When you sign checks or agreements for your business, you’ll need to note that the business is guaranteeing the document, not you personally. You can do so by adding your title and the LLC’s name underneath the signature. For example, signing “Joe Smith” with “Owner, Best Tree Guys, LLC” underneath makes it clear that this is a business endorsement, not a personal one.
Never pay bills for the business from your personal account, or vice versa. Of course, you do need to “pay” yourself to make your work worthwhile. To give some of the profits back to yourself without mixing the books, you can send a distribution to yourself (and/or to your LLC’s other owner/members).
This “transfers” the funds from the business to your personal account in compliant fashion.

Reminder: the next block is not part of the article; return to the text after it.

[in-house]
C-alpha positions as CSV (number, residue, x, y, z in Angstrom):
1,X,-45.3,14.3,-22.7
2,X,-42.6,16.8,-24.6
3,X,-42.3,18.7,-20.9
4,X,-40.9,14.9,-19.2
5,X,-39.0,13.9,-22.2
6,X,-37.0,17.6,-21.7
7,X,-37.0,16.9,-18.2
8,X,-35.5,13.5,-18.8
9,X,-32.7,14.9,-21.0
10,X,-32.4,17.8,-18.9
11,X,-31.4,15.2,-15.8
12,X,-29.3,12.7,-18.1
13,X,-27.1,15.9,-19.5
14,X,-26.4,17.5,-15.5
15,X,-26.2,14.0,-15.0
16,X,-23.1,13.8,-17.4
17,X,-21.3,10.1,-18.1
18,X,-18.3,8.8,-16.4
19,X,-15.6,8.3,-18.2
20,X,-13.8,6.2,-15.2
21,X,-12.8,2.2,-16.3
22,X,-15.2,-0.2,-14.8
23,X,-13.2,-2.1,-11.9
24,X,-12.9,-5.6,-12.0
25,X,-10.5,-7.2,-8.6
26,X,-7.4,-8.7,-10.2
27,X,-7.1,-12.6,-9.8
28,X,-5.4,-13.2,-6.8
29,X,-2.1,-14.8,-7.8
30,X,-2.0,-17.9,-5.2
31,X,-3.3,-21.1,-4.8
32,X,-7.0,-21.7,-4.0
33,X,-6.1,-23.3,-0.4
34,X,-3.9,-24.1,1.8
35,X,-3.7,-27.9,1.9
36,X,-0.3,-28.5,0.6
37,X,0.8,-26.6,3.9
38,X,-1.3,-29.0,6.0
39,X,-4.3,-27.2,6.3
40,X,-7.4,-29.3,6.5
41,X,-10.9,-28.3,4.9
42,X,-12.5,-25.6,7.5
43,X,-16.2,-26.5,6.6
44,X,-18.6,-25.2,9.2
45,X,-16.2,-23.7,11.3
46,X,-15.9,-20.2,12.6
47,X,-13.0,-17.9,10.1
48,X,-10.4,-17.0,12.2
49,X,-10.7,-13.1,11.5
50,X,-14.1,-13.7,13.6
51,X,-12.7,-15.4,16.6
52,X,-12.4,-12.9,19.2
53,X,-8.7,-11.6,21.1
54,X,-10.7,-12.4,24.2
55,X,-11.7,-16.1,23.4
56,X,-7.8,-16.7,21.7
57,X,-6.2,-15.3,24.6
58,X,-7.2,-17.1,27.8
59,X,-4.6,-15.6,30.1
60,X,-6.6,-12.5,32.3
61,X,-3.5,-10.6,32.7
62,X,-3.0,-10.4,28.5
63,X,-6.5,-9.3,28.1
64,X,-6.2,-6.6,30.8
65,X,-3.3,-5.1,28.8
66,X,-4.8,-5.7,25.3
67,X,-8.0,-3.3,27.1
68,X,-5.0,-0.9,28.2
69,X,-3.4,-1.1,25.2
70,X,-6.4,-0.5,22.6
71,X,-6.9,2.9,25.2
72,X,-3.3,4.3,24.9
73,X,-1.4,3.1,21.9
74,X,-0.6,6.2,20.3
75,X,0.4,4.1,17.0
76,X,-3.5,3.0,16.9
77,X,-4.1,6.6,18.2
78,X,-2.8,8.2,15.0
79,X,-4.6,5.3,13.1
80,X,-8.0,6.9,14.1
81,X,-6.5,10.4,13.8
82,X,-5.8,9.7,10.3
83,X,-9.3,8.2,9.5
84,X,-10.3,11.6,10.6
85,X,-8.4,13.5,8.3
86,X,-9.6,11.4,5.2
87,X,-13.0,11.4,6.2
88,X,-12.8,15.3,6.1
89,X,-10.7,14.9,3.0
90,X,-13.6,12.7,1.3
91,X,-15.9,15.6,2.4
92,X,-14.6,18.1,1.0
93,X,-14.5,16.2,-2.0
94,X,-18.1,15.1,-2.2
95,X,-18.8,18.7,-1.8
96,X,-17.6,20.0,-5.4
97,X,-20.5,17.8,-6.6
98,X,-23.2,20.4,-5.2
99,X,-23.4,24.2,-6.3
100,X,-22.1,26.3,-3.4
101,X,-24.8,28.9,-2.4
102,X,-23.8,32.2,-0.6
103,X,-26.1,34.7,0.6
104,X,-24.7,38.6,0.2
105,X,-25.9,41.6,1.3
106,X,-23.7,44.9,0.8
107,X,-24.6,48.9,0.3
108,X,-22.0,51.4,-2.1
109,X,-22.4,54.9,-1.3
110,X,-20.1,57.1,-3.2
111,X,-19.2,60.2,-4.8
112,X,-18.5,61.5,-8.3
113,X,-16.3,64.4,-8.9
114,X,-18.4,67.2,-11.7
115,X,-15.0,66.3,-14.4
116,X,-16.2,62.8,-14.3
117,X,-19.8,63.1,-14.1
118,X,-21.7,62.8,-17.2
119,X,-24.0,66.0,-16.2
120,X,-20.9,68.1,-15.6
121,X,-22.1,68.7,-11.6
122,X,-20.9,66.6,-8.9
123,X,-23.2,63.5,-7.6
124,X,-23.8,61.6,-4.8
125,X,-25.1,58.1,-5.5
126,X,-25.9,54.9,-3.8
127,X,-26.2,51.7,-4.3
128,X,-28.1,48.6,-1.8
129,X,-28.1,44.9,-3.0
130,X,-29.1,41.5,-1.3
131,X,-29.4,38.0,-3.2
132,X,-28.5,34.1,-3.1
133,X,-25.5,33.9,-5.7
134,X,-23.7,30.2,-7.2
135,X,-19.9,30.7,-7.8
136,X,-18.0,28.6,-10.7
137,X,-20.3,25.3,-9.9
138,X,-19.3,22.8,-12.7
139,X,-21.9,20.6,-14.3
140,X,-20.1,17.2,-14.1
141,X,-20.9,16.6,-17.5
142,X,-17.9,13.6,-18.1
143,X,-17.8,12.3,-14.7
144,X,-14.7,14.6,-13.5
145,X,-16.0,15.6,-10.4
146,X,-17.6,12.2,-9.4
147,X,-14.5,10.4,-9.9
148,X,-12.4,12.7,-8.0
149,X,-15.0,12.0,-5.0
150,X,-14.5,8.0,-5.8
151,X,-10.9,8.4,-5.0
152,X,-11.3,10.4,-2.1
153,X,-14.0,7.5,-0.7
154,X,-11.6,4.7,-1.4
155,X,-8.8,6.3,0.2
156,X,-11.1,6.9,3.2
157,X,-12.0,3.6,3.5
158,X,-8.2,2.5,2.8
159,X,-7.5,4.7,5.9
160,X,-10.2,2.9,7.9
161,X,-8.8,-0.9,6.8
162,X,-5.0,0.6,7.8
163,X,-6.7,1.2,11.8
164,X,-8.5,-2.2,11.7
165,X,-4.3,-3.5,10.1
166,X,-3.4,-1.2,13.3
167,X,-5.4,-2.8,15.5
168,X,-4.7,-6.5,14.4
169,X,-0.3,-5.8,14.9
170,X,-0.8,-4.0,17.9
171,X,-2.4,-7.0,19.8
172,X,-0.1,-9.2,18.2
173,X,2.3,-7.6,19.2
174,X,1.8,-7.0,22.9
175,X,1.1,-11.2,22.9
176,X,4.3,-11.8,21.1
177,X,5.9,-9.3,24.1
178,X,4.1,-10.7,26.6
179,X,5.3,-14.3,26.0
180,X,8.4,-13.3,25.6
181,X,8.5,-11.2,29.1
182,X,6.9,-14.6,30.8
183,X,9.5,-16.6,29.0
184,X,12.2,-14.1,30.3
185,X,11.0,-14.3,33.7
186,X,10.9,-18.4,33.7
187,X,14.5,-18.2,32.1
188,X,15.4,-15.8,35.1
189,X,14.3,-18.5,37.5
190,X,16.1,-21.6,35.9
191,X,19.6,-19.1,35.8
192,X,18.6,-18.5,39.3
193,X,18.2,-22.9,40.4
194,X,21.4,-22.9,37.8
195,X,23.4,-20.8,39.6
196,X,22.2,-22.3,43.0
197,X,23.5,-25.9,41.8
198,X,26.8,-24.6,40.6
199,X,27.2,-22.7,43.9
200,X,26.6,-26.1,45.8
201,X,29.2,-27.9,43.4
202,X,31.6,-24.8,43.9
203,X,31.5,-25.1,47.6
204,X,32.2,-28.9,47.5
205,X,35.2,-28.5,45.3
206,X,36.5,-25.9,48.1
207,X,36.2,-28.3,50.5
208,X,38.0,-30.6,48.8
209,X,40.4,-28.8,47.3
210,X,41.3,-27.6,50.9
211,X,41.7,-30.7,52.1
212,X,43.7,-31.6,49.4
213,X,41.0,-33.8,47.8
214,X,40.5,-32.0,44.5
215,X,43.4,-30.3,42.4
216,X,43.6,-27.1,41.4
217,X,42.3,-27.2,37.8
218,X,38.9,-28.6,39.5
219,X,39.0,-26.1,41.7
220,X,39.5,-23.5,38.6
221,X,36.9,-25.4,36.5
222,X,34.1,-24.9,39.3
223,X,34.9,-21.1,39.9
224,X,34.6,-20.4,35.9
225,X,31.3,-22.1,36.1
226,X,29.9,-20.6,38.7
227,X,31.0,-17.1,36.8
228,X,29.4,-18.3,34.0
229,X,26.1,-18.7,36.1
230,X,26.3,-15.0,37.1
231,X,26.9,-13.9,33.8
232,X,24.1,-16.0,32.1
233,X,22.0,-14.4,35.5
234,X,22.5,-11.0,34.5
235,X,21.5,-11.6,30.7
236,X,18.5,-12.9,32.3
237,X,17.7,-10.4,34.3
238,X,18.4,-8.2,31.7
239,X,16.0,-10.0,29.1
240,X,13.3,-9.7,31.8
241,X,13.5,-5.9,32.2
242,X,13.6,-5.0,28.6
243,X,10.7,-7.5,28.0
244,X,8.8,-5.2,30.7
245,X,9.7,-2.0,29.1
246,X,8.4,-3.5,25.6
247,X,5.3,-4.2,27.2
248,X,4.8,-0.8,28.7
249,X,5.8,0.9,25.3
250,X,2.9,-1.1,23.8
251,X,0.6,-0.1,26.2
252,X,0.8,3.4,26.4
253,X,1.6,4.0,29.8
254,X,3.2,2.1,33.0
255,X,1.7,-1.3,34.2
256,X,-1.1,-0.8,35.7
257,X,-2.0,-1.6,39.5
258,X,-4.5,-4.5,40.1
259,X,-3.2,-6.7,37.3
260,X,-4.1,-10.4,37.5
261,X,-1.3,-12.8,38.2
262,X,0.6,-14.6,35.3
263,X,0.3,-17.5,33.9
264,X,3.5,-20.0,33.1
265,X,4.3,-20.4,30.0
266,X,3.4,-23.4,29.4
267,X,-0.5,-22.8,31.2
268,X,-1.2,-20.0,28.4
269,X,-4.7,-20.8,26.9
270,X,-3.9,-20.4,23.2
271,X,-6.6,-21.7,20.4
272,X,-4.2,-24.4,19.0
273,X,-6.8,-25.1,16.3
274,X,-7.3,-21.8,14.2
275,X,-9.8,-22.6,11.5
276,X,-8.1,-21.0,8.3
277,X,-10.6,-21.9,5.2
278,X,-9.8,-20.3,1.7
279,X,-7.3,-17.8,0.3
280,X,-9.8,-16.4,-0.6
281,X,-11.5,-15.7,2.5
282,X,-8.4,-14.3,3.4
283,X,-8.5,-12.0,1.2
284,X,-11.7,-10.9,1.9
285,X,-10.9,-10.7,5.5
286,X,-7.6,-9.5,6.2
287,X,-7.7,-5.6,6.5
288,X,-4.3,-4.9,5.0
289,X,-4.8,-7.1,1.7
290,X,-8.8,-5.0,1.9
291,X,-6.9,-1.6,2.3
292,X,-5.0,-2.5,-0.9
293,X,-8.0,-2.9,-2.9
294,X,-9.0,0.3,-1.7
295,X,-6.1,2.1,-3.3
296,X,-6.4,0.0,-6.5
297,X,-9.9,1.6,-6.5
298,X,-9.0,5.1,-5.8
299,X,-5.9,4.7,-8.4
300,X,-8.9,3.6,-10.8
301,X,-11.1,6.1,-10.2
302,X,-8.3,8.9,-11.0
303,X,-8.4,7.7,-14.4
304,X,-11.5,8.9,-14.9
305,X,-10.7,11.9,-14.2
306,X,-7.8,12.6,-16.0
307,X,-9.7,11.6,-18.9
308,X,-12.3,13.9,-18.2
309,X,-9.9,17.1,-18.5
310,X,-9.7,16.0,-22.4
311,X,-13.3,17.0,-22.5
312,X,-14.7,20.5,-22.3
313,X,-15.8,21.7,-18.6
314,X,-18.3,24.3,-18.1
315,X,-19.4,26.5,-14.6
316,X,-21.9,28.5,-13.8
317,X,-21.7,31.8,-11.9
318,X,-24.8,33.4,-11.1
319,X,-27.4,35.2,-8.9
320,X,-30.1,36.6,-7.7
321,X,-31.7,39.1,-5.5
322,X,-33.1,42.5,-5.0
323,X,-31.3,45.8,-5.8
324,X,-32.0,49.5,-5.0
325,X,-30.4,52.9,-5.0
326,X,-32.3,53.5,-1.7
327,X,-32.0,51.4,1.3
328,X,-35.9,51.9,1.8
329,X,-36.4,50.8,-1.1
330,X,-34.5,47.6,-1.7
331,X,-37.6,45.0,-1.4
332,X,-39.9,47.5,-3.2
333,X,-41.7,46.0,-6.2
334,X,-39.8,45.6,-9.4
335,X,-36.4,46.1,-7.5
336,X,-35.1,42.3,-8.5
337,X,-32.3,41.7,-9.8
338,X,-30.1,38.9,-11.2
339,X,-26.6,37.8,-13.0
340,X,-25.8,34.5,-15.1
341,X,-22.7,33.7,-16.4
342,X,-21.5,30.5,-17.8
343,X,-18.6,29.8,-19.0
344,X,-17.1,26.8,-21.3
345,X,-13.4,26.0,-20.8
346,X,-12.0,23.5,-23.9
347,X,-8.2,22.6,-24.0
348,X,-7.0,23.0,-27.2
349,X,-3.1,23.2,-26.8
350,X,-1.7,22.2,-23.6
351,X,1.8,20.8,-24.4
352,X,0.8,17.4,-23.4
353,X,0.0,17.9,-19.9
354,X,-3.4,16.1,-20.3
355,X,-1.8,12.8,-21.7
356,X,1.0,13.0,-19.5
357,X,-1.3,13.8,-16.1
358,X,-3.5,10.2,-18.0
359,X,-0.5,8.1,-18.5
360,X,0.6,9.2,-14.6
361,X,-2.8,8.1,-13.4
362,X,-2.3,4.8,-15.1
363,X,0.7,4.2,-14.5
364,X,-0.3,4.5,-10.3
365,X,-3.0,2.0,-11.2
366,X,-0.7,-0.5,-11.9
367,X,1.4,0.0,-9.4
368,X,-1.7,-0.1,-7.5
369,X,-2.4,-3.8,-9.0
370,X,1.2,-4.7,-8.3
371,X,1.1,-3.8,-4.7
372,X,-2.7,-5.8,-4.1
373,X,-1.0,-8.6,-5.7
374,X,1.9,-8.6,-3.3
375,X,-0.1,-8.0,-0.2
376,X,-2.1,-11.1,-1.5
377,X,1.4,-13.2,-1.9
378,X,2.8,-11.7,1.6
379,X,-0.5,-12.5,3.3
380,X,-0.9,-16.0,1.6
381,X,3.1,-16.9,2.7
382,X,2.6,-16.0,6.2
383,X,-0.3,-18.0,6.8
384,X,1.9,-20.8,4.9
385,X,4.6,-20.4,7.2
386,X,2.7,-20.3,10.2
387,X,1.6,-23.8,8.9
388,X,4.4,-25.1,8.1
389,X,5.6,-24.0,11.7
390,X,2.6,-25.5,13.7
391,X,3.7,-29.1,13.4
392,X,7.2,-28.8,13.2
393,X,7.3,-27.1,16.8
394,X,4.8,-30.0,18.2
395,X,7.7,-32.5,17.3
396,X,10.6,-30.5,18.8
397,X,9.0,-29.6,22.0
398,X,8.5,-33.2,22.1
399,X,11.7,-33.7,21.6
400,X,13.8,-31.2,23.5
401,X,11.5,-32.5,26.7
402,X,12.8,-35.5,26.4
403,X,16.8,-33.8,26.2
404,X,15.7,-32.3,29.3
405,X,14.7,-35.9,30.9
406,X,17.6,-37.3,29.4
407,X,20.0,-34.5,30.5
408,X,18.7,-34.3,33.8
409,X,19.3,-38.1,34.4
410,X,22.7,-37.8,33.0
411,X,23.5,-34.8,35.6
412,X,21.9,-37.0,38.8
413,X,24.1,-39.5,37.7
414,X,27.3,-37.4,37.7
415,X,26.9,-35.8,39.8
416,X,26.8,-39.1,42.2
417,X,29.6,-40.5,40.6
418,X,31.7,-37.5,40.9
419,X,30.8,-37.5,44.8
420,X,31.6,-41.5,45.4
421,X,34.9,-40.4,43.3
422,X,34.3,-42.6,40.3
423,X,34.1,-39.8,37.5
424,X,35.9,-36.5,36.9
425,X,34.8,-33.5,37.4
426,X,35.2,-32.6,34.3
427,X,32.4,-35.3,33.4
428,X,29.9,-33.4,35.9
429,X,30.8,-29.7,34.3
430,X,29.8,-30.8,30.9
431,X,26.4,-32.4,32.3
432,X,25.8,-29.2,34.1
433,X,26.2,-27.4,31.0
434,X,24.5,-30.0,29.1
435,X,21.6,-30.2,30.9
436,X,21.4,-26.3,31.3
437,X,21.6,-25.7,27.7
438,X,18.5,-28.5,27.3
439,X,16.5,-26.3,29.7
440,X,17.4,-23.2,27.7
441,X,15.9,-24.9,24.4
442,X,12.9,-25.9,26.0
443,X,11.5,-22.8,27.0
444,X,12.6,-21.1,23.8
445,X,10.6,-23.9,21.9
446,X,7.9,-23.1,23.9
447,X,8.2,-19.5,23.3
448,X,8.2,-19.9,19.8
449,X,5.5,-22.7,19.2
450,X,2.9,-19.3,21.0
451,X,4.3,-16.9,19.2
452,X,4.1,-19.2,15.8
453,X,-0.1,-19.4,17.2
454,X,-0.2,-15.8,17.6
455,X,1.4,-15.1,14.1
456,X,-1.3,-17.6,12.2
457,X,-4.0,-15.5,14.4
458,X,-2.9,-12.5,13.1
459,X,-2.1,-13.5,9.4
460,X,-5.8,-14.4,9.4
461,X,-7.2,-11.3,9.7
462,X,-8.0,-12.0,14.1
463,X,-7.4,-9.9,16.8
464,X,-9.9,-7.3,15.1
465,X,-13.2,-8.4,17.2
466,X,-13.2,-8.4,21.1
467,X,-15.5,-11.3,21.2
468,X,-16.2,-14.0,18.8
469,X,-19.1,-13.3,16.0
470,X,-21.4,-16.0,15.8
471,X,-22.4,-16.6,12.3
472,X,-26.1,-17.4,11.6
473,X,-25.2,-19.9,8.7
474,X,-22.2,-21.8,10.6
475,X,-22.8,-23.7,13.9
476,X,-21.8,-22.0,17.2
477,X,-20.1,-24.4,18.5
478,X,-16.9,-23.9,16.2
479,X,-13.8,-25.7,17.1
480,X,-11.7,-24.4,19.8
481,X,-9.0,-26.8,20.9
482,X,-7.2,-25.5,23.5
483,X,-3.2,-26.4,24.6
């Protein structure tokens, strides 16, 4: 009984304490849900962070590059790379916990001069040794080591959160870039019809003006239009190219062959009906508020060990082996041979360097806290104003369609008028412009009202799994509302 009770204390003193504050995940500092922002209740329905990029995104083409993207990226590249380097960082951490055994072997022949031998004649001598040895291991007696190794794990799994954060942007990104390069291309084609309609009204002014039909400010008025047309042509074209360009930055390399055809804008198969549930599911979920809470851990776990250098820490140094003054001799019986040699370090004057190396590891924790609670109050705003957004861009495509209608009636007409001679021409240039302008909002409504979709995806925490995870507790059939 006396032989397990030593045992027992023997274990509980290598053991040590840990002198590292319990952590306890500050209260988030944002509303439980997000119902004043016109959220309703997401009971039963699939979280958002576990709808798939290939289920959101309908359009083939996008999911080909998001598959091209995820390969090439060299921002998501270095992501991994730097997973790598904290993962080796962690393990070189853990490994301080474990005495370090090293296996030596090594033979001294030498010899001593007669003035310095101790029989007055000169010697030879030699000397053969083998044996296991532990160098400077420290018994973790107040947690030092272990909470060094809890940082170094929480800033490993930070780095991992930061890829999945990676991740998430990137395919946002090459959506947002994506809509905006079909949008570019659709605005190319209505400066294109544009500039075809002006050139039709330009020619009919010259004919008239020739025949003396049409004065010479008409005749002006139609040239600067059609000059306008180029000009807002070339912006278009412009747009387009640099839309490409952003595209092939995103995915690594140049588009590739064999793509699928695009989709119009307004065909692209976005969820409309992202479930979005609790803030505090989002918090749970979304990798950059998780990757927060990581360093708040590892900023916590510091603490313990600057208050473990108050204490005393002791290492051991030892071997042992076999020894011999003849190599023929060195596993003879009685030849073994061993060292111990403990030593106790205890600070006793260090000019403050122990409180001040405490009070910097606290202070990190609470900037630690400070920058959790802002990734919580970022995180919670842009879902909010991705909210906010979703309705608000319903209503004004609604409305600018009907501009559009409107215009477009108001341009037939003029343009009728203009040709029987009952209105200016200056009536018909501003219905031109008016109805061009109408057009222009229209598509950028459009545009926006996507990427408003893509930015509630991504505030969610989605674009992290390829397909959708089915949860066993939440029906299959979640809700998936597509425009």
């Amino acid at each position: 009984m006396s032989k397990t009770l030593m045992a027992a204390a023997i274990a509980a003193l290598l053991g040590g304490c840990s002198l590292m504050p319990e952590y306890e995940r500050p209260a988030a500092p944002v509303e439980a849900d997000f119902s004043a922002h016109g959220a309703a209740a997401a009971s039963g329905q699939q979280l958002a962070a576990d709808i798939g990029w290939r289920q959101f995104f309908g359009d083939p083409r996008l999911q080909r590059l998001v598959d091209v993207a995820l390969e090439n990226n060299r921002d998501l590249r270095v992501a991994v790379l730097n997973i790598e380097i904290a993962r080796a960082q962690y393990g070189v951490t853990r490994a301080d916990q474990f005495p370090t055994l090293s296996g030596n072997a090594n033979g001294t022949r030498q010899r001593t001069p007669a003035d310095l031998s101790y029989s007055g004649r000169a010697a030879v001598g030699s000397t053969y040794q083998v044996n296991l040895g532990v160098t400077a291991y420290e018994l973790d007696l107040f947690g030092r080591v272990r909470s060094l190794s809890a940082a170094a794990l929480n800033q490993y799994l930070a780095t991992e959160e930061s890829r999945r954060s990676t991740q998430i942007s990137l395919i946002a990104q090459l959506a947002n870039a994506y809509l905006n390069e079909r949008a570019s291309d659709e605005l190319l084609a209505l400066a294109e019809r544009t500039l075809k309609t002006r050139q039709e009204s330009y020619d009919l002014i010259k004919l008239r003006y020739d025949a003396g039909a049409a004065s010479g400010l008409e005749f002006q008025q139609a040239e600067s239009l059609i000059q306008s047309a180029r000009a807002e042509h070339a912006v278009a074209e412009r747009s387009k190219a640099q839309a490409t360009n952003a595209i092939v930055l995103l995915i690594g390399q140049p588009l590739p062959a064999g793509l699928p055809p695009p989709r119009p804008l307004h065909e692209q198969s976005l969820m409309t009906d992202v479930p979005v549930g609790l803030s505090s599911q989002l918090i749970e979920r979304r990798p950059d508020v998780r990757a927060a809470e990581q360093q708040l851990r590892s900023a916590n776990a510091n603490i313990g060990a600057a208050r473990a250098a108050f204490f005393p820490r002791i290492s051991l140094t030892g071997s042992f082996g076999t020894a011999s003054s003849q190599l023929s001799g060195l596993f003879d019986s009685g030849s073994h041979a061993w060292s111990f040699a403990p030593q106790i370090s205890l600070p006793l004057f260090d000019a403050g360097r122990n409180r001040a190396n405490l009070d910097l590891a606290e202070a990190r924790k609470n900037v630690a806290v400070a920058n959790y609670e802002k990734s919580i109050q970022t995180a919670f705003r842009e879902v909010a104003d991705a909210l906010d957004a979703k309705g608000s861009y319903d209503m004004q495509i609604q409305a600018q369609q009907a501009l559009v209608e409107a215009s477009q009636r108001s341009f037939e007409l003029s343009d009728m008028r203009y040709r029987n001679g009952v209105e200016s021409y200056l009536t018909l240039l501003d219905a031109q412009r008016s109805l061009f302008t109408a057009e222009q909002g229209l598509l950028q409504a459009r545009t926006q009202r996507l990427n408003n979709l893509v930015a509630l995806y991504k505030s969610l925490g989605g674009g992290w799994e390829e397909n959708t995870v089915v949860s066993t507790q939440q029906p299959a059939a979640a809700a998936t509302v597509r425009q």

4) Start out with adequate funds
When you’re starting out, make sure you have enough capital to get the business going. Any startup entails some financial risk, but appropriate financial planning increases your chance of success, and it can also help you avoid trouble down the line.
Your LLC needs to have plenty of capital at all times, including in the startup phase. Otherwise, it’s quite easy for a court to pierce your corporate veil, as your business cannot support itself without relying on your personal assets.
A corporate veil makes forming an LLC worth your while, as it provides a valuable line of separation between your business and personal finances and assets.
One of the greatest responsibilities of any LLC owner is to maintain that veil by operating a compliant business. That way, you’ll always have the personal liability protection this business structure provides, and you’ll also have peace of mind that your own hard-earned assets are protected.
If you’re ready to get started, you can create an LLC quickly through an online service like Incfile or ZenBusiness. They’re two of the most popular options available.